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Factors Associated With General Surgery Residents’ Operative Experience During the COVID-19 Pandemic

Educational Objective
To identify the key insights or developments described in this article
1 Credit CME
Key Points

Question  How did general surgery resident operative volume change during the first 4 months of the US COVID-19 pandemic, and were all postgraduate year levels equally affected?

Findings  In this review of 1358 resident case logs, general surgery resident operative volume declined by 33.5% in March to June 2020 compared with March to June 2018 and 2019 and affected residents in every level of training.

Meaning  These findings illustrate the significant negative effect of the COVID-19 pandemic on general surgery resident operative experience, highlighting the importance of identifying future mitigation strategies.

Abstract

Importance  The suspension of elective operations in March 2020 to prepare for the COVID-19 surge posed significant challenges to resident education. To mitigate the potential negative effects of COVID-19 on surgical education, it is important to quantify how the pandemic influenced resident operative volume.

Objective  To examine the association of the pandemic with general surgical residents’ operative experience by postgraduate year (PGY) and case type and to evaluate if certain institutional characteristics were associated with a greater decline in surgical volume.

Design, Setting, and Participants  This retrospective review included residents’ operative logs from 3 consecutive academic years (2017-2018, 2018-2019, and 2019-2020) from 16 general surgery programs. Data collected included total major cases, case type, and PGY. Faculty completed a survey about program demographics and COVID-19 response. Data on race were not collected. Operative volumes from March to June 2020 were compared with the same period during 2018 and 2019. Data were analyzed using Kruskal-Wallis test adjusted for within-program correlations.

Main Outcome and Measures  Total major cases performed by each resident during the first 4 months of the pandemic.

Results  A total of 1368 case logs were analyzed. There was a 33.5% reduction in total major cases performed in March to June 2020 compared with 2018 and 2019 (45.0 [95% CI, 36.1-53.9] vs 67.7 [95% CI, 62.0-72.2]; P < .001), which significantly affected every PGY. All case types were significantly reduced in 2020 except liver, pancreas, small intestine, and trauma cases. There was a 10.2% reduction in operative volume during the 2019-2020 academic year compared with the 2 previous years (192.3 [95% CI, 178.5-206.1] vs 213.8 [95% CI, 203.6-223.9]; P < .001). Level 1 trauma centers (49.5 vs 68.5; 27.7%) had a significantly lower reduction in case volume than non–level 1 trauma centers (33.9 vs 63.0; 46%) (P = .03).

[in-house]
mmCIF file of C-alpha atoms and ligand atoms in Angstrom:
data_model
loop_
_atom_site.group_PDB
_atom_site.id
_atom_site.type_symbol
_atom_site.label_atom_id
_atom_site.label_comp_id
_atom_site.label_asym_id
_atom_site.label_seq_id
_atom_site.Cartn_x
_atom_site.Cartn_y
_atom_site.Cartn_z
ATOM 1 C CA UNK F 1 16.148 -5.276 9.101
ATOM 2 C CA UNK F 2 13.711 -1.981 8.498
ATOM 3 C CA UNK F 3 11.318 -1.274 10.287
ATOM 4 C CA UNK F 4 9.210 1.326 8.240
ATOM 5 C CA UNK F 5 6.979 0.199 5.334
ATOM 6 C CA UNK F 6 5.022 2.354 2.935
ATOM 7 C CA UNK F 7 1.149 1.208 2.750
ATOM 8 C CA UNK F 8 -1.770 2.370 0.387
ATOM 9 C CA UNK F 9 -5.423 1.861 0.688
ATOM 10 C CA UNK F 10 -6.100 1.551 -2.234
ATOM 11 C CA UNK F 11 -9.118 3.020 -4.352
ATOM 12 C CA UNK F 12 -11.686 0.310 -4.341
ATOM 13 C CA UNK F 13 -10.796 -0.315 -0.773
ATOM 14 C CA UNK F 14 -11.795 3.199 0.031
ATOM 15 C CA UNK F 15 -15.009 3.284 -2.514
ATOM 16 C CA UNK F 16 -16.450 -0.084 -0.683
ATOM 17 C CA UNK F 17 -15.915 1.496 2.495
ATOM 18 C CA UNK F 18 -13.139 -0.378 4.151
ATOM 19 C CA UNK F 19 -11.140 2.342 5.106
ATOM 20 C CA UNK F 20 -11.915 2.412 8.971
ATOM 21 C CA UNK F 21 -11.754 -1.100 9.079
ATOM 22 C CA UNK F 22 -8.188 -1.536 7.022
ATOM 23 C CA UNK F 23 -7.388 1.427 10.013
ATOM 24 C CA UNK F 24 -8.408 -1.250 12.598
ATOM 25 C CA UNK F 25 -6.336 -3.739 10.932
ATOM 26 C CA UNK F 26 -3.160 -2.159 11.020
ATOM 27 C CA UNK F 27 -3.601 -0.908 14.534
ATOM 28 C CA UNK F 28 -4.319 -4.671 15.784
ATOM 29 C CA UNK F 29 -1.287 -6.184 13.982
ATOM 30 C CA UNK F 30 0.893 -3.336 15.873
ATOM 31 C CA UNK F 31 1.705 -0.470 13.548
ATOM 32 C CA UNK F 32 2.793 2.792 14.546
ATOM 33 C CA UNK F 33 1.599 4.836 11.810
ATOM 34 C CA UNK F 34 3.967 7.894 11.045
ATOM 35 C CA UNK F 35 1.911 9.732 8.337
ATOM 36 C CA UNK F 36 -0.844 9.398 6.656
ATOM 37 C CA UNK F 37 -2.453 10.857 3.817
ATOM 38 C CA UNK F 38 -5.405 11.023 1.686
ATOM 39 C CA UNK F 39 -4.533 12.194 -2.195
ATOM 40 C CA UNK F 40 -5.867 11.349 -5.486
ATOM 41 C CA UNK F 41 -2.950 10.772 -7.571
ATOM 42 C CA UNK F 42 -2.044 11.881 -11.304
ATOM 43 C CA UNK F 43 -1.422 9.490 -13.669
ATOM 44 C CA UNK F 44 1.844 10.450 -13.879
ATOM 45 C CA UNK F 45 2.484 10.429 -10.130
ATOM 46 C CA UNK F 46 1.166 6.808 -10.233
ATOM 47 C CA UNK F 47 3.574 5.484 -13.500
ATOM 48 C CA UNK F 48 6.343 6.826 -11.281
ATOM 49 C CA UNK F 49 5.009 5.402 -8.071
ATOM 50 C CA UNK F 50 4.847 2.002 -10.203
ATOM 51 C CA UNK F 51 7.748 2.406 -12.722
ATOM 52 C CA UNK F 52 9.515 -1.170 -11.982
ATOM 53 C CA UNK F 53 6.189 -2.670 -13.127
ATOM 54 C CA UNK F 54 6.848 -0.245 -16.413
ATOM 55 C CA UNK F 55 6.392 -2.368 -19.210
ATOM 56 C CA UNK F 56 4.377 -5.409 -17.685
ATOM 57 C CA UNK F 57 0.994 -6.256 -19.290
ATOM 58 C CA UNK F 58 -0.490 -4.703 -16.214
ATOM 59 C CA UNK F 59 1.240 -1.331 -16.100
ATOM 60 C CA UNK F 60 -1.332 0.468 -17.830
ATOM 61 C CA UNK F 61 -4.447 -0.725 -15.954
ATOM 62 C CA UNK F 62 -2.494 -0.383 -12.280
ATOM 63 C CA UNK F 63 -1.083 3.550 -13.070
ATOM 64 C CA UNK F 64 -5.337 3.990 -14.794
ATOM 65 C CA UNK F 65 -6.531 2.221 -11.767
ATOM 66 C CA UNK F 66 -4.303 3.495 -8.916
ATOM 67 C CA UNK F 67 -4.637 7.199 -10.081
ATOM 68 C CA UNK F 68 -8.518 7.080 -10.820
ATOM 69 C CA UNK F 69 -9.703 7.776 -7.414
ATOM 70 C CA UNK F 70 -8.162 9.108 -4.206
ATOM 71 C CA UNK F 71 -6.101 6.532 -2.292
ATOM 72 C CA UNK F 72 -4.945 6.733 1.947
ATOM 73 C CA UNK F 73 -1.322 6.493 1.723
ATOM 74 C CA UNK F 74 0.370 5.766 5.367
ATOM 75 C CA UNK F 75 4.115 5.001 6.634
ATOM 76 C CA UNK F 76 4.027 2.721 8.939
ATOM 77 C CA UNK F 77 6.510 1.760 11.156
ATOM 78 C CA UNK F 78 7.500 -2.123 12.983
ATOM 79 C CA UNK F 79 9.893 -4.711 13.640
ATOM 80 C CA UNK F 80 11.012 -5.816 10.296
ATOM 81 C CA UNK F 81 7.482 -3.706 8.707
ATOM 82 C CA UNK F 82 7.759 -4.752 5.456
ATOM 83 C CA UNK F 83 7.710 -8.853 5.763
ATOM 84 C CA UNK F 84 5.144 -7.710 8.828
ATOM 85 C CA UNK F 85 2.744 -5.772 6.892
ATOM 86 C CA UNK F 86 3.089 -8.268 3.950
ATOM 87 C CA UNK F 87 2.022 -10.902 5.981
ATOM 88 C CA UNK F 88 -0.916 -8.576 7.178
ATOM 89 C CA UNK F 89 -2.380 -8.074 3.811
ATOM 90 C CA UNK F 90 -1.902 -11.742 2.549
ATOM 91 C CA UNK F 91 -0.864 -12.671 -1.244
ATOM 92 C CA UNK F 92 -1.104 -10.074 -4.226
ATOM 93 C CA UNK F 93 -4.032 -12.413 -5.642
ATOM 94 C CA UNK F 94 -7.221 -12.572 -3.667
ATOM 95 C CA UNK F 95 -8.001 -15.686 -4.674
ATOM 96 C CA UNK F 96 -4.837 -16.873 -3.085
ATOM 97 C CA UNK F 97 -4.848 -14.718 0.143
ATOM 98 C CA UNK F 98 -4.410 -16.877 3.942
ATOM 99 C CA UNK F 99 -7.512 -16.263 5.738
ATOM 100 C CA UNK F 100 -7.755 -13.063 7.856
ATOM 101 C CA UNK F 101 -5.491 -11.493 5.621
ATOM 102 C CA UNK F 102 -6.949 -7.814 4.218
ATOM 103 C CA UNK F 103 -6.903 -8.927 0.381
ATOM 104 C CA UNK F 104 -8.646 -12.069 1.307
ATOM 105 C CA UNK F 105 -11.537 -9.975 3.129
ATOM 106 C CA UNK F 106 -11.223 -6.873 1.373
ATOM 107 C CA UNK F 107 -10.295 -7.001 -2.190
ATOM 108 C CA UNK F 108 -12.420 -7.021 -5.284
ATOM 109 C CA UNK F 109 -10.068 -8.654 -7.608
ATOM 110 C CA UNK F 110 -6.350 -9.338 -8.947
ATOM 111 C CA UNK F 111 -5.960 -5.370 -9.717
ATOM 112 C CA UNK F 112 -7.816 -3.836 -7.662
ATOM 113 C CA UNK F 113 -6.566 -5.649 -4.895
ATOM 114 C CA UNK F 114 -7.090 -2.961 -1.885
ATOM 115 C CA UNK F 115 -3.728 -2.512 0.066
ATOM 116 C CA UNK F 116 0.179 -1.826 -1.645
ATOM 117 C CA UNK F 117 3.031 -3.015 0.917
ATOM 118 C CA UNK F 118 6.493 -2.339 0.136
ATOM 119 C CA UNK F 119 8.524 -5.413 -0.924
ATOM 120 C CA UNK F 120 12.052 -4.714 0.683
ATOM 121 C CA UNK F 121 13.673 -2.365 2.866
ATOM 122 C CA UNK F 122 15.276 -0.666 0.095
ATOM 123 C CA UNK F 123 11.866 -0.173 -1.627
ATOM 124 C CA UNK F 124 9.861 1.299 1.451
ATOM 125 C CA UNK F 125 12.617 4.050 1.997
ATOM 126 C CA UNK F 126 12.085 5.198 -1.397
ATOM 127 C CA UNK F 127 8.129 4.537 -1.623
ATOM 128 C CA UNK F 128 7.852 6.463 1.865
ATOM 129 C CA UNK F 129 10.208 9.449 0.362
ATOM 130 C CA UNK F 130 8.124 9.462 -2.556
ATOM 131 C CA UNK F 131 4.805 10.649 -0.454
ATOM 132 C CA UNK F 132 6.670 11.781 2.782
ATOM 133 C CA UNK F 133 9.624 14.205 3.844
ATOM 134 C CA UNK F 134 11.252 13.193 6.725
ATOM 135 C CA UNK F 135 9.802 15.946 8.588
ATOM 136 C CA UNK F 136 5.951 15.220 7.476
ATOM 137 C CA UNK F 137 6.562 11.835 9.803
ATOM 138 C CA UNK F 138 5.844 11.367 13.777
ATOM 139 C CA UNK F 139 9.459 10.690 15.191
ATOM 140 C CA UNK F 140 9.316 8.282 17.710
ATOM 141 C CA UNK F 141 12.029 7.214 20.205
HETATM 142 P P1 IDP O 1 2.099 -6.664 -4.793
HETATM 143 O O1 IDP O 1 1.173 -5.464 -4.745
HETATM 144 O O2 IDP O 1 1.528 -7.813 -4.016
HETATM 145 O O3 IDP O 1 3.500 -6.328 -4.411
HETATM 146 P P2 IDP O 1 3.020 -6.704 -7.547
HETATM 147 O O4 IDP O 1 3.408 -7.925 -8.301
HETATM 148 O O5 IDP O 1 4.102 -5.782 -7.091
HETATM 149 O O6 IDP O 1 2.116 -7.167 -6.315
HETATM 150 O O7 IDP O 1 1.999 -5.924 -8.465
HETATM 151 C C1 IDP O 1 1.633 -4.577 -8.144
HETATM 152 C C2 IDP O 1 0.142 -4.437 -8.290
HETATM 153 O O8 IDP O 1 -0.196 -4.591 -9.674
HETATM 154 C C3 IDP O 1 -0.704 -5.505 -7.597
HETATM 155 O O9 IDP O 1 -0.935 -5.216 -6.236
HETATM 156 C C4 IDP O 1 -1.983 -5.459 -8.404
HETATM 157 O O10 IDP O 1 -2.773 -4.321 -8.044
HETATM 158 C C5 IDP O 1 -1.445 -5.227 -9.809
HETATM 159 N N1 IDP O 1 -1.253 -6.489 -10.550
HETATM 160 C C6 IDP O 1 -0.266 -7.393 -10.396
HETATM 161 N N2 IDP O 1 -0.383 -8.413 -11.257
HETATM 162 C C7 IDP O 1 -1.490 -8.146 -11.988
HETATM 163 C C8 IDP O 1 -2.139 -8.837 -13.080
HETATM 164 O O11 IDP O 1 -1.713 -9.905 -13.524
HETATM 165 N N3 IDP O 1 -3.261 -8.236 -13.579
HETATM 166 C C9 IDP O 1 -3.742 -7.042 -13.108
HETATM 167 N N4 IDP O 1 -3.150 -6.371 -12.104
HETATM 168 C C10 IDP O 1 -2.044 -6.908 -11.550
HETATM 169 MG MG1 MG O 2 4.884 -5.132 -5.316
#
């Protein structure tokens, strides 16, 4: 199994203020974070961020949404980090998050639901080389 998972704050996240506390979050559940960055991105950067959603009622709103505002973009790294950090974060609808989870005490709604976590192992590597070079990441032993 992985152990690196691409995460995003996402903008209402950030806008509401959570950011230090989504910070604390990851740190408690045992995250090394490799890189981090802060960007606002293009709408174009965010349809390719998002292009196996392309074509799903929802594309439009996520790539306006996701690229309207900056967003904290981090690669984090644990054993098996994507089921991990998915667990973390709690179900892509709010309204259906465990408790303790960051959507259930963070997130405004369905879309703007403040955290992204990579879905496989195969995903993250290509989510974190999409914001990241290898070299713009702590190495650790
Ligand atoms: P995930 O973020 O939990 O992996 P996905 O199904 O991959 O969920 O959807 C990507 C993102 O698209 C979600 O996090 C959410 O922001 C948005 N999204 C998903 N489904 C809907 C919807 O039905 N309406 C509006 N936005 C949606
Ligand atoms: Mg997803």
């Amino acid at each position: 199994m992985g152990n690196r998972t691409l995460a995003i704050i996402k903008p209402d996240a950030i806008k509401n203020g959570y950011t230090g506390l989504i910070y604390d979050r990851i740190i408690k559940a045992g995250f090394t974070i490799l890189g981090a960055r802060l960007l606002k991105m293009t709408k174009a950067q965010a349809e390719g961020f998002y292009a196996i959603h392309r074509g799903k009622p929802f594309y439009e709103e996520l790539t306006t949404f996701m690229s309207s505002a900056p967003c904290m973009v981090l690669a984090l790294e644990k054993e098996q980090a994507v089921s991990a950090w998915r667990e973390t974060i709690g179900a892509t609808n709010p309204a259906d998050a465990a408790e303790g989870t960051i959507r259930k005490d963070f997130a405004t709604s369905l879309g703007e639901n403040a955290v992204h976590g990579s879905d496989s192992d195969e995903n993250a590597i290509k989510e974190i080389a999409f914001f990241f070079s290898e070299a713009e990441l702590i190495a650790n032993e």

Conclusions and Relevance  In this study of operative logs of general surgery residents in 16 US programs from 2017 to 2020, the first 4 months of the COVID-19 pandemic was associated with a significant reduction in operative experience, which affected every PGY and most case types. Level 1 trauma centers were less affected than non–level 1 centers. If this trend continues, the effect on surgical training may be even more detrimental.

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CME Disclosure Statement: Unless noted, all individuals in control of content reported no relevant financial relationships. If applicable, all relevant financial relationships have been mitigated.

Article Information

Corresponding Author: Farin Amersi, MD, Department of Surgery, Cedars-Sinai Medical Center, 8700 Beverly Blvd, #8215NT, Los Angeles, CA 90048 (farin.amersi@cshs.org).

Accepted for Publication: March 4, 2021.

Published Online: April 30, 2021. doi:10.1001/jamasurg.2021.1978

Author Contributions: Dr Amersi had full access to all of the data in the study and takes responsibility for the integrity of the data and the accuracy of the data analysis.

Concept and design: Purdy, de Virgilio, Shields Frey, Neville, Donahue, Calhoun, Spain, Amersi.

Acquisition, analysis, or interpretation of data: Purdy, de Virgilio, Kaji, Shields Frey, Lee-Kong, Inaba, Gauvin, Neville, Smith, Salcedo, Calhoun, Poola, Namm, Spain, Dickinson, Tanner, Wolfe, Amersi.

Drafting of the manuscript: Purdy, de Virgilio, Tanner, Amersi.

Critical revision of the manuscript for important intellectual content: Purdy, de Virgilio, Kaji, Shields Frey, Lee-Kong, Inaba, Gauvin, Neville, Donahue, Smith, Salcedo, Calhoun, Poola, Namm, Spain, Dickinson, Wolfe, Amersi.

Statistical analysis: Kaji.

Administrative, technical, or material support: Purdy, Shields Frey, Lee-Kong, Gauvin, Neville, Donahue, Smith, Namm, Spain, Dickinson, Tanner.

Supervision: de Virgilio, Shields Frey, Calhoun, Poola, Amersi.

Conflict of Interest Disclosures: Dr Smith reports personal fees from Stryker Endoscopy outside the submitted work. No other disclosures were reported.

Disclaimer: Dr Kaji is Statistical Editor of JAMA Surgery but was not involved in any of the decisions regarding review of the manuscript or its acceptance.

Meeting Presentation: This study was accepted for presentation at the 92nd Annual Meeting of the Pacific Coast Surgical Association that was planned for February 18-20, 2021, in Monterey, California. However, owing to the COVID-19 pandemic, the meeting was canceled.

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